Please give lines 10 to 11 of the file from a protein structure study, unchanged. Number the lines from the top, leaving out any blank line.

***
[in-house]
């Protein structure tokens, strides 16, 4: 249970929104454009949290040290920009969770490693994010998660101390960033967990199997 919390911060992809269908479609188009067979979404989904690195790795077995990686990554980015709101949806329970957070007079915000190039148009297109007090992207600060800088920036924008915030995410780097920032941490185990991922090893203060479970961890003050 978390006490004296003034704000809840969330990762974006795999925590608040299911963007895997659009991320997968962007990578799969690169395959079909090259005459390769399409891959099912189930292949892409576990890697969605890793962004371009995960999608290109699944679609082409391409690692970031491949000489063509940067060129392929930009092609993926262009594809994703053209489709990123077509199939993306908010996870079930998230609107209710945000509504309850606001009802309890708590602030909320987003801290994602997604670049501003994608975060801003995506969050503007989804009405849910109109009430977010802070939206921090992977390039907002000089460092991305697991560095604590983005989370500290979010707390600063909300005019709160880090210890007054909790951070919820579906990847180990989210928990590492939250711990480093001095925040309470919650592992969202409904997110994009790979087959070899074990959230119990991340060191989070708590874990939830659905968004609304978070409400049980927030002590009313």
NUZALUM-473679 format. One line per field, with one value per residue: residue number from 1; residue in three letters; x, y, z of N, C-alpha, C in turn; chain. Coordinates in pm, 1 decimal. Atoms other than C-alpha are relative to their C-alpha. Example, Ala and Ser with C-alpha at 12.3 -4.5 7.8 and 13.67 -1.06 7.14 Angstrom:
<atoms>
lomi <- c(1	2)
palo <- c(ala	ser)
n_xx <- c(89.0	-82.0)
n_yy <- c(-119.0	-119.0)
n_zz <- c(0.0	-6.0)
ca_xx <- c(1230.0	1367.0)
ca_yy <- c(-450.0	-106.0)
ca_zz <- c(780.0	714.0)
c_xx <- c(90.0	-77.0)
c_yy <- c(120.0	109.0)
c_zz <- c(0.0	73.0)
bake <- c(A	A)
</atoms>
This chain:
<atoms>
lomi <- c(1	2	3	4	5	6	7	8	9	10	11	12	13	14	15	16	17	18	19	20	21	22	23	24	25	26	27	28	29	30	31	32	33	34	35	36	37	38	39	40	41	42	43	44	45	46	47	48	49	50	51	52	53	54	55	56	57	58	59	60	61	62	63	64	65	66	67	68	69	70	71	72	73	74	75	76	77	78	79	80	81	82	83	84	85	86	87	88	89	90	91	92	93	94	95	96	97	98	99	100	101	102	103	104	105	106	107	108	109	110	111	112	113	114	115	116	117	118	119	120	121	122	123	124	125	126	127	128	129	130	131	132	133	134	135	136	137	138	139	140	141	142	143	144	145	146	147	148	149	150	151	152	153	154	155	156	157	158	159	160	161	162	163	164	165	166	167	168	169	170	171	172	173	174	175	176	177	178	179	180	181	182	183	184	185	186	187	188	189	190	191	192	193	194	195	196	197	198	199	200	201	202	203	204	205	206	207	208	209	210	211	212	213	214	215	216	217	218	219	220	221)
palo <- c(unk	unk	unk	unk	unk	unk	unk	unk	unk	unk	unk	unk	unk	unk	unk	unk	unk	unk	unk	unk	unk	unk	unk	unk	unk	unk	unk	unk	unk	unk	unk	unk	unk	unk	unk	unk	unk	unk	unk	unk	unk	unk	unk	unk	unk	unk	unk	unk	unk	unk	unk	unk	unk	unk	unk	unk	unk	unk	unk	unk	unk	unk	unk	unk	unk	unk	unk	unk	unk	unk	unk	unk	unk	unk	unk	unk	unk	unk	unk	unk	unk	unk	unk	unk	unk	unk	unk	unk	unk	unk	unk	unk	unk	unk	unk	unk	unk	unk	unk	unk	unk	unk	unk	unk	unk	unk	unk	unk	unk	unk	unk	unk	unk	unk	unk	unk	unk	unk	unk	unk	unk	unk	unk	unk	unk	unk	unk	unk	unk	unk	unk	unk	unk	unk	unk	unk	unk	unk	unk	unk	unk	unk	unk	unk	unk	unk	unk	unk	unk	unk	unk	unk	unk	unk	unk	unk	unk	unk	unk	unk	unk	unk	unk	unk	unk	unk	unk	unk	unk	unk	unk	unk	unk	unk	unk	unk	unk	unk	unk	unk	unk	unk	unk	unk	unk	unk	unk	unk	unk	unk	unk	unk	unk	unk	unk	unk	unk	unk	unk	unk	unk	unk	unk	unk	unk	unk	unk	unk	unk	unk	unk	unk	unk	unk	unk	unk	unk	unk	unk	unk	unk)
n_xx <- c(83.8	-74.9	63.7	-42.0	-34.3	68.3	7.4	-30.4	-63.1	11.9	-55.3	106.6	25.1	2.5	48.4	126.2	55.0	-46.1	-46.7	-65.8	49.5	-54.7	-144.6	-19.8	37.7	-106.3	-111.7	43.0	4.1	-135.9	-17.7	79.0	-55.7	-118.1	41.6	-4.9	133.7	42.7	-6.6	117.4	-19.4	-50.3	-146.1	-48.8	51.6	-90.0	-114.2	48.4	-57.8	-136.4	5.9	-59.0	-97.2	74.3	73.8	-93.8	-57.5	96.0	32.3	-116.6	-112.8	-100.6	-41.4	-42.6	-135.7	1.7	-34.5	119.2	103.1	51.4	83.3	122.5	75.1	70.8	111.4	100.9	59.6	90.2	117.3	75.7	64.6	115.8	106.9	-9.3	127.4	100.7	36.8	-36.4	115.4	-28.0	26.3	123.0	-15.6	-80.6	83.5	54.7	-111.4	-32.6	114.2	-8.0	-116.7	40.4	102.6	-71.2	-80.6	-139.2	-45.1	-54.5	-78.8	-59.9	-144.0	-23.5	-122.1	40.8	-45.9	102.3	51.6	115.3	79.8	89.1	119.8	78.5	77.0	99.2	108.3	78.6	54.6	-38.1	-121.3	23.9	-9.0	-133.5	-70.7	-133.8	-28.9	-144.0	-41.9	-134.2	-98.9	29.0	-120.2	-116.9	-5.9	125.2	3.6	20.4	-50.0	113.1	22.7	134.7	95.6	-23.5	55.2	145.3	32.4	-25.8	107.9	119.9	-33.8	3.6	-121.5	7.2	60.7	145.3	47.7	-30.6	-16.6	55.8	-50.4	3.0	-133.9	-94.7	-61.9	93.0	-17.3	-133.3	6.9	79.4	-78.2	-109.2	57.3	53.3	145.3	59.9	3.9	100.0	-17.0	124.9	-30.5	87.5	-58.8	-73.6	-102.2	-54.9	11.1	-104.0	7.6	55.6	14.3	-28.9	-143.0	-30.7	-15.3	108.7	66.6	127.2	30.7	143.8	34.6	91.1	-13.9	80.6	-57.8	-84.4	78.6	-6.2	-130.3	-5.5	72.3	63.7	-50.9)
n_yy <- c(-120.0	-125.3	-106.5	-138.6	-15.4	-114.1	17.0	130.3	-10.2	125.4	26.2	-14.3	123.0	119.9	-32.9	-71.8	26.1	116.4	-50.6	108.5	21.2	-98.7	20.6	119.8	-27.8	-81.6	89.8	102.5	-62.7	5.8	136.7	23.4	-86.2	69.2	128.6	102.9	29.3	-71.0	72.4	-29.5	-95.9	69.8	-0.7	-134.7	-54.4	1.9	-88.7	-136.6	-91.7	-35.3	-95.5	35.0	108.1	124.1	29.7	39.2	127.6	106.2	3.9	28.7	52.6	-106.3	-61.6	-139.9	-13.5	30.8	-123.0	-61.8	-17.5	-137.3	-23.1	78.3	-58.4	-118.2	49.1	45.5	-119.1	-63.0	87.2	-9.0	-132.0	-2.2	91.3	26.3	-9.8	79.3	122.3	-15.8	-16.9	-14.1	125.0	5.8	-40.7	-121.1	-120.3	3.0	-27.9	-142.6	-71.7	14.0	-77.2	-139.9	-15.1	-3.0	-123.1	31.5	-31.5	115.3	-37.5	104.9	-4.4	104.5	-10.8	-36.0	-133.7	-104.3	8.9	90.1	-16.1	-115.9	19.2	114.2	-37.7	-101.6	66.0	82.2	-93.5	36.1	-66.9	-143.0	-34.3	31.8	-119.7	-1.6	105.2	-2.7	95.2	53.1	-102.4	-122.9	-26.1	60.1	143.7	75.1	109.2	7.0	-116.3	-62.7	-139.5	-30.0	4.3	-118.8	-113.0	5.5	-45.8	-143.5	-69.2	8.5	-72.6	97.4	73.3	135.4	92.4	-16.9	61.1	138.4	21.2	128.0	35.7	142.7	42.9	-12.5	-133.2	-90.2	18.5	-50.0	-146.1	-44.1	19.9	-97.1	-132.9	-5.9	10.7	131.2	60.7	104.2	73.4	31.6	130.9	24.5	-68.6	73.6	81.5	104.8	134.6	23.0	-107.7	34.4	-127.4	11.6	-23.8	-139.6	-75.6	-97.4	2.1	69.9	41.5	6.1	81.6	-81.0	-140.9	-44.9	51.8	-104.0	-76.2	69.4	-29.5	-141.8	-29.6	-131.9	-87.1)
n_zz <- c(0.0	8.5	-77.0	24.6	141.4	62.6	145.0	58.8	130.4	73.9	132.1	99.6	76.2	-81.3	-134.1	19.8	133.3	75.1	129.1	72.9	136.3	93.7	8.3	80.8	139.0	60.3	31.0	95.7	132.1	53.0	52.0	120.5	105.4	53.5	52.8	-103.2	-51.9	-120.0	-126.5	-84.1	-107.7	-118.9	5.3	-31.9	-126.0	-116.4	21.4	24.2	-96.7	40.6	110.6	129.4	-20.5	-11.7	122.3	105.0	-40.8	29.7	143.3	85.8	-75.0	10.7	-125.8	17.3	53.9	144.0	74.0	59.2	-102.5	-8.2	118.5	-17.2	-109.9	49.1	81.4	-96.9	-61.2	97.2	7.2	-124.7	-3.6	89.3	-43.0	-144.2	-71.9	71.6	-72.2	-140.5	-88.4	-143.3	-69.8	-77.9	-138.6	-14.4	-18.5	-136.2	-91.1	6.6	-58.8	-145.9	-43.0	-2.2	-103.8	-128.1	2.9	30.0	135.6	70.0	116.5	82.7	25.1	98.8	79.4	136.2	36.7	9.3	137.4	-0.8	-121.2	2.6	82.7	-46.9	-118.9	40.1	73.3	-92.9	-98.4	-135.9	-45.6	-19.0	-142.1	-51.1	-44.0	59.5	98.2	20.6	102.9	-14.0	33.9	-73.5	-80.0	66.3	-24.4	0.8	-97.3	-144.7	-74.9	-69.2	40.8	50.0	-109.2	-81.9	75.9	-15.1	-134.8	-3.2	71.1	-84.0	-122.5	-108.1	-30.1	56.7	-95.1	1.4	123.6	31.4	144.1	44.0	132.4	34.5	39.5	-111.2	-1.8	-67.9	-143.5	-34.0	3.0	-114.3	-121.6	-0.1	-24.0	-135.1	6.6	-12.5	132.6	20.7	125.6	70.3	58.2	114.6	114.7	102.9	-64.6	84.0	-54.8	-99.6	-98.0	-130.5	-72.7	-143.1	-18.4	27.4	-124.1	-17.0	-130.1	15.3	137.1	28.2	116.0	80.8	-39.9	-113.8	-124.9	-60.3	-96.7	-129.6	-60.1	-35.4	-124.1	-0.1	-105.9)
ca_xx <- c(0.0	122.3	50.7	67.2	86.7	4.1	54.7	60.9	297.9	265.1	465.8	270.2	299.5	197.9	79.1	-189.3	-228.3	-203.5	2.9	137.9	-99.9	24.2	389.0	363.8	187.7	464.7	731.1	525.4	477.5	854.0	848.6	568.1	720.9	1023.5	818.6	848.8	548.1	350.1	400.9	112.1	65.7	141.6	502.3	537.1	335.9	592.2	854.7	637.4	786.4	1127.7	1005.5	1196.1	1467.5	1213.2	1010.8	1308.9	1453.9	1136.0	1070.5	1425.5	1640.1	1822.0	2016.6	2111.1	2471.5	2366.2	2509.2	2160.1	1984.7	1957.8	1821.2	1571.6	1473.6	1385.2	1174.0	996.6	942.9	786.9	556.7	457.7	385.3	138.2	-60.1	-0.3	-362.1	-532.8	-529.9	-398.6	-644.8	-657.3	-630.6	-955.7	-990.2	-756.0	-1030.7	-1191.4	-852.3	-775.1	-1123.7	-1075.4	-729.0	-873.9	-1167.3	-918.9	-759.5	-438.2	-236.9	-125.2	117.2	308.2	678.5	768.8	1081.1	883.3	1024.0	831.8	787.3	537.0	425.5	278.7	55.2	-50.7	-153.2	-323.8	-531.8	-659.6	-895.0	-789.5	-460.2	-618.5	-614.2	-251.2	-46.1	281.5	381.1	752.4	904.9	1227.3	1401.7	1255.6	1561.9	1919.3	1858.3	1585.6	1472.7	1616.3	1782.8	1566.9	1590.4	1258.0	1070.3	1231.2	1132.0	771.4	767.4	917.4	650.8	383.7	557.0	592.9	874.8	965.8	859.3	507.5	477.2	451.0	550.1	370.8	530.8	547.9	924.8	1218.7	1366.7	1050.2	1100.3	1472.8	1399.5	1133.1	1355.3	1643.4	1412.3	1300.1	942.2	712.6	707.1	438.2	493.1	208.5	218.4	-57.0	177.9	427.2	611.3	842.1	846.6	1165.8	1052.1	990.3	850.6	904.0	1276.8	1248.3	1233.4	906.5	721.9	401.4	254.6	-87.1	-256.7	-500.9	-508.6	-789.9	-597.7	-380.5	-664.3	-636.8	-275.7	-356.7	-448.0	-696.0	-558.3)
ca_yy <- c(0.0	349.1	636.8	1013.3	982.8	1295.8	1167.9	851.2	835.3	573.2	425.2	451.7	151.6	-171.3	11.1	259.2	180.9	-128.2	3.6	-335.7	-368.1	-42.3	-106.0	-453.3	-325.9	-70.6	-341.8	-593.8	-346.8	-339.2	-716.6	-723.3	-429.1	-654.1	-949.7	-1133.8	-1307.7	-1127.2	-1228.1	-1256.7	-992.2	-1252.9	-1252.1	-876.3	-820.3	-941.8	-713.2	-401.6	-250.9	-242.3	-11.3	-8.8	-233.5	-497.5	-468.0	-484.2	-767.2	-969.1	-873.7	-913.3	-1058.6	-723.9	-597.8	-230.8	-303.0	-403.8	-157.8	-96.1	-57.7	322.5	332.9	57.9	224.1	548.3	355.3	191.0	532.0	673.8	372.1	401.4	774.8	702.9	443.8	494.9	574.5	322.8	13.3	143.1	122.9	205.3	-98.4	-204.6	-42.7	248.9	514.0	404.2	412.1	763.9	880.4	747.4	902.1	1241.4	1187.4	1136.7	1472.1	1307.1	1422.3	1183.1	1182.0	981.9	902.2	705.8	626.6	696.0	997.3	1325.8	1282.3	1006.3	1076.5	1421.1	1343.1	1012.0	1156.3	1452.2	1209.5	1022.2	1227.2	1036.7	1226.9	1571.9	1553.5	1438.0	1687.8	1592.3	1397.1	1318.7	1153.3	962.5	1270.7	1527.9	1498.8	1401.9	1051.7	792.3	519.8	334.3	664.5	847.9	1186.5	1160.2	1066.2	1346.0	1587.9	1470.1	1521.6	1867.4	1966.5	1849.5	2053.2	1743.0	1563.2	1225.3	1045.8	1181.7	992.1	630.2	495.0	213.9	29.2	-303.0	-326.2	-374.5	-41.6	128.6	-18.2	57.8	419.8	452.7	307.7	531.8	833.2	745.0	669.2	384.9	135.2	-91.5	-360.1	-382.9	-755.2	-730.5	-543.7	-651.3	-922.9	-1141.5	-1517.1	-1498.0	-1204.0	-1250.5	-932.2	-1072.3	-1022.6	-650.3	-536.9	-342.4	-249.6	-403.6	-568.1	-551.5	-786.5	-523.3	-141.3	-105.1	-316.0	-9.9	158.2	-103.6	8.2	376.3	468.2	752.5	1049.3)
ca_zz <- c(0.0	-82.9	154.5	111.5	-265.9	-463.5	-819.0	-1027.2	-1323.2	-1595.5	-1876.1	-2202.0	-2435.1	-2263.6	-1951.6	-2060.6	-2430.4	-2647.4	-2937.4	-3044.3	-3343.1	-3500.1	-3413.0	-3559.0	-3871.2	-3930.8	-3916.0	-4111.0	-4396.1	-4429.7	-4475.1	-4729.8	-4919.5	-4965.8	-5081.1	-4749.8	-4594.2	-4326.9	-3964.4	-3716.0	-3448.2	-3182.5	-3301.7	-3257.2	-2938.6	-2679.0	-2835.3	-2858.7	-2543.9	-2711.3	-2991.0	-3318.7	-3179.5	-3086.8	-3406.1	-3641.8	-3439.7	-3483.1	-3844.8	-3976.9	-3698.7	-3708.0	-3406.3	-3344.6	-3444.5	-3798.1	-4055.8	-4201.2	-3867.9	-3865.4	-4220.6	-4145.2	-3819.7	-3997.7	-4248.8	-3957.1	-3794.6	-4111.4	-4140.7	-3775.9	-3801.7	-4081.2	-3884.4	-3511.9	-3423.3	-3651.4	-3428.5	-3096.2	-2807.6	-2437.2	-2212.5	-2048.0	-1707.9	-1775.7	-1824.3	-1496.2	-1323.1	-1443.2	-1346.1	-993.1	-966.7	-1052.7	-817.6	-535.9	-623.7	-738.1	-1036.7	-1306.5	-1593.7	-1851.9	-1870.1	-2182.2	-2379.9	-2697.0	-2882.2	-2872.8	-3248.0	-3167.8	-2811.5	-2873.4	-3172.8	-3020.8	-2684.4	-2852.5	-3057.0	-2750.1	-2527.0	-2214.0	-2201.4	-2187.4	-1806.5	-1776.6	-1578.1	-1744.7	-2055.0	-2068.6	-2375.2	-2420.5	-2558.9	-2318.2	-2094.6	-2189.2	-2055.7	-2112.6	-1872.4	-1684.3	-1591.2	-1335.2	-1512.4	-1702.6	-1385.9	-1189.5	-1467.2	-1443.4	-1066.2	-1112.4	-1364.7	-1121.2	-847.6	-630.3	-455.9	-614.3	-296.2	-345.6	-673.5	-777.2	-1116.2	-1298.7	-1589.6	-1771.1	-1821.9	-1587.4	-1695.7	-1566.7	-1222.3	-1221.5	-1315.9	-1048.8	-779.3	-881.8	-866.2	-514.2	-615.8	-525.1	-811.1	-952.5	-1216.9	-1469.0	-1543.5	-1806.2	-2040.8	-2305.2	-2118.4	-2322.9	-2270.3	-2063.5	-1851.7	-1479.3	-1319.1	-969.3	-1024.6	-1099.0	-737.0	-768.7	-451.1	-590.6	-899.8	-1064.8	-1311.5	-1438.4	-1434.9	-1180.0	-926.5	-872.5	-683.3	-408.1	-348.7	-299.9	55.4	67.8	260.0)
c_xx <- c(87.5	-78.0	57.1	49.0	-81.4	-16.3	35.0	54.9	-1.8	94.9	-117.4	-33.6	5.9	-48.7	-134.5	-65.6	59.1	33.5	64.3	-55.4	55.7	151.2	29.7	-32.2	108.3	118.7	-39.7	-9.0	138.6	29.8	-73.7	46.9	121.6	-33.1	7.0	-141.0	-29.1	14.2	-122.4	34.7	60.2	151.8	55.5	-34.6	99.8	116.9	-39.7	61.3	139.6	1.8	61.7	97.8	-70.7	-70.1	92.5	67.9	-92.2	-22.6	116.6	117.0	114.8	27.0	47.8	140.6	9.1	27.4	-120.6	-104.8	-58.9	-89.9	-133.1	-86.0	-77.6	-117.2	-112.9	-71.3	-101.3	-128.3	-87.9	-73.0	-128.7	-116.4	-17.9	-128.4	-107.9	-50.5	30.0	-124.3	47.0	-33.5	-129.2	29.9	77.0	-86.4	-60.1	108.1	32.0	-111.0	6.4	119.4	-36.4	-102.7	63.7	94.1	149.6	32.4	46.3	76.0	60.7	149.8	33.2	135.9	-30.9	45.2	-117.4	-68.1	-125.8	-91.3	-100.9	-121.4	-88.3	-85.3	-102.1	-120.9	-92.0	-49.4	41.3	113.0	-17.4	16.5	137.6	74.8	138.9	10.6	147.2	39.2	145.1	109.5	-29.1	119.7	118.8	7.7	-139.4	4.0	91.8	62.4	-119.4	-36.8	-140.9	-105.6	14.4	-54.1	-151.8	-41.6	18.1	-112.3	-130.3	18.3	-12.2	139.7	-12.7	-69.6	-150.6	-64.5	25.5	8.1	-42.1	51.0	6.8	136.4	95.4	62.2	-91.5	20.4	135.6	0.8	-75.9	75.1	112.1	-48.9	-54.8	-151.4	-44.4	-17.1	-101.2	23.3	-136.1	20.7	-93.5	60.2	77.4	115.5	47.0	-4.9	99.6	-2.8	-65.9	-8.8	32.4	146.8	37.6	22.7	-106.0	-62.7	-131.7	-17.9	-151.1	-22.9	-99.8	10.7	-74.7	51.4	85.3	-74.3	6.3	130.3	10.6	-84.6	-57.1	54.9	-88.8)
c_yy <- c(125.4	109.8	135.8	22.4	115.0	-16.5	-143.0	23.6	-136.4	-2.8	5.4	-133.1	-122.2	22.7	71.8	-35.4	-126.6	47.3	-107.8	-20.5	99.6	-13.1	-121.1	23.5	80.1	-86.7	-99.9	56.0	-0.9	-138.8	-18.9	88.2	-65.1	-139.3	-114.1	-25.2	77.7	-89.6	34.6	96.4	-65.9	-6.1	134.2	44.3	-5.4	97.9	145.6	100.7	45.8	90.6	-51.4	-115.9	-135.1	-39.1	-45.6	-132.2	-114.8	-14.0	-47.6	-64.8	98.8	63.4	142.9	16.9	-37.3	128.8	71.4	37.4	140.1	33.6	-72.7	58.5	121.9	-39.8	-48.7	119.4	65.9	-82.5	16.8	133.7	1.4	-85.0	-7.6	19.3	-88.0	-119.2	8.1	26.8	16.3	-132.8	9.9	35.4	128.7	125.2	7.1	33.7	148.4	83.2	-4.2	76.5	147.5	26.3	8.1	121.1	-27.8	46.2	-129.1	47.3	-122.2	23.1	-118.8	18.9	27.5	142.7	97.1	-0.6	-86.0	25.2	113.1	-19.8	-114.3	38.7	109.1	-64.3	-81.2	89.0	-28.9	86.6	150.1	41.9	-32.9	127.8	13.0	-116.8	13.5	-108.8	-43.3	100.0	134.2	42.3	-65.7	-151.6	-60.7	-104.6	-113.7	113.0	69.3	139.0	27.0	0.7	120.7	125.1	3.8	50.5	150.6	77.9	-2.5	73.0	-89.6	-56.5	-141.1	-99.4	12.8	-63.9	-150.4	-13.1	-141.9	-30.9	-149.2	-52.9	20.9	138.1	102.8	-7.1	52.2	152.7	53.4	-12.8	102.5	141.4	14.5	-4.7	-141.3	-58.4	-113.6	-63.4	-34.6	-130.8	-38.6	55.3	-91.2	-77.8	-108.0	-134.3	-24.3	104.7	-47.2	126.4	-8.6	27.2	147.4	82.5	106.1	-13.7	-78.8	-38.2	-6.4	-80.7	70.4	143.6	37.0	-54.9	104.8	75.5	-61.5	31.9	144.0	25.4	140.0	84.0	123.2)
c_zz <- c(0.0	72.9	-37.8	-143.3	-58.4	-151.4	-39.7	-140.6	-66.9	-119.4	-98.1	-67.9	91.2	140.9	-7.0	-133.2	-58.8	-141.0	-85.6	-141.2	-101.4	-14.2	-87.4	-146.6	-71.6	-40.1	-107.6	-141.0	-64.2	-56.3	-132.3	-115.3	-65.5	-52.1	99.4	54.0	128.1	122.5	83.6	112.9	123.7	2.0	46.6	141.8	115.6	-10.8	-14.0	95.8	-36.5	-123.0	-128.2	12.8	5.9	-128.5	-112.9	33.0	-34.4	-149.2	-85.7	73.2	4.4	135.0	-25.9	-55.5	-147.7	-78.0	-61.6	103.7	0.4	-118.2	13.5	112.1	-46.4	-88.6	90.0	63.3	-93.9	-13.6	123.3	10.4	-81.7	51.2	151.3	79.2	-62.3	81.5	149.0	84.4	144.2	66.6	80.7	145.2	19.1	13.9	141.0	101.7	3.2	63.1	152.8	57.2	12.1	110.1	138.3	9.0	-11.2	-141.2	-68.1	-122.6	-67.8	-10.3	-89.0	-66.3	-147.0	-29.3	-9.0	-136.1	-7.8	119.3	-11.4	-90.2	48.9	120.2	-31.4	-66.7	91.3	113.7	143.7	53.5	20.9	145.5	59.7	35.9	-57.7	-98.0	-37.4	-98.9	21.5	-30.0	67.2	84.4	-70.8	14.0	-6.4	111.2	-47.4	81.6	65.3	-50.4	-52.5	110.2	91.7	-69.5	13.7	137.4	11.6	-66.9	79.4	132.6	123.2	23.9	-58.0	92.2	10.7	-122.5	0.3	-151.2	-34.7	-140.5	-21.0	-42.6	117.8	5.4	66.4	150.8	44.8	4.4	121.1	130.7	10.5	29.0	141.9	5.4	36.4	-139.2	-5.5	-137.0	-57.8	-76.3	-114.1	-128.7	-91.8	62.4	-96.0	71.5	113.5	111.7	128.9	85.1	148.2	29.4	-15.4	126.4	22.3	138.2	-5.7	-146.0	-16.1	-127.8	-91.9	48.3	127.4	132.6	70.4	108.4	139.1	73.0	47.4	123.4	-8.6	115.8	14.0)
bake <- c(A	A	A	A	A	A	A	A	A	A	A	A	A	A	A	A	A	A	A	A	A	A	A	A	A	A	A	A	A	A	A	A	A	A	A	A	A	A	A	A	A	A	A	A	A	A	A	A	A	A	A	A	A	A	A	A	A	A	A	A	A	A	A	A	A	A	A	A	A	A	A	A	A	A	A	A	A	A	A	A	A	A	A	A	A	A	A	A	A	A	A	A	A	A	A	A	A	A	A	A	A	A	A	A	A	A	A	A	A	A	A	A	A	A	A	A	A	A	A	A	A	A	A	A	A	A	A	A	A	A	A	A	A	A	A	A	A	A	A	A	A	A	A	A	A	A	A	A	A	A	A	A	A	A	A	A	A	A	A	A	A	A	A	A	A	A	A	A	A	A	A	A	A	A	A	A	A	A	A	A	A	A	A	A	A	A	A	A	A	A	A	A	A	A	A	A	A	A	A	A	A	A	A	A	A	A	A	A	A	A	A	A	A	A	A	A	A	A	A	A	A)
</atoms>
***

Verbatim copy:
ca_xx <- c(1230.0	1367.0)
ca_yy <- c(-450.0	-106.0)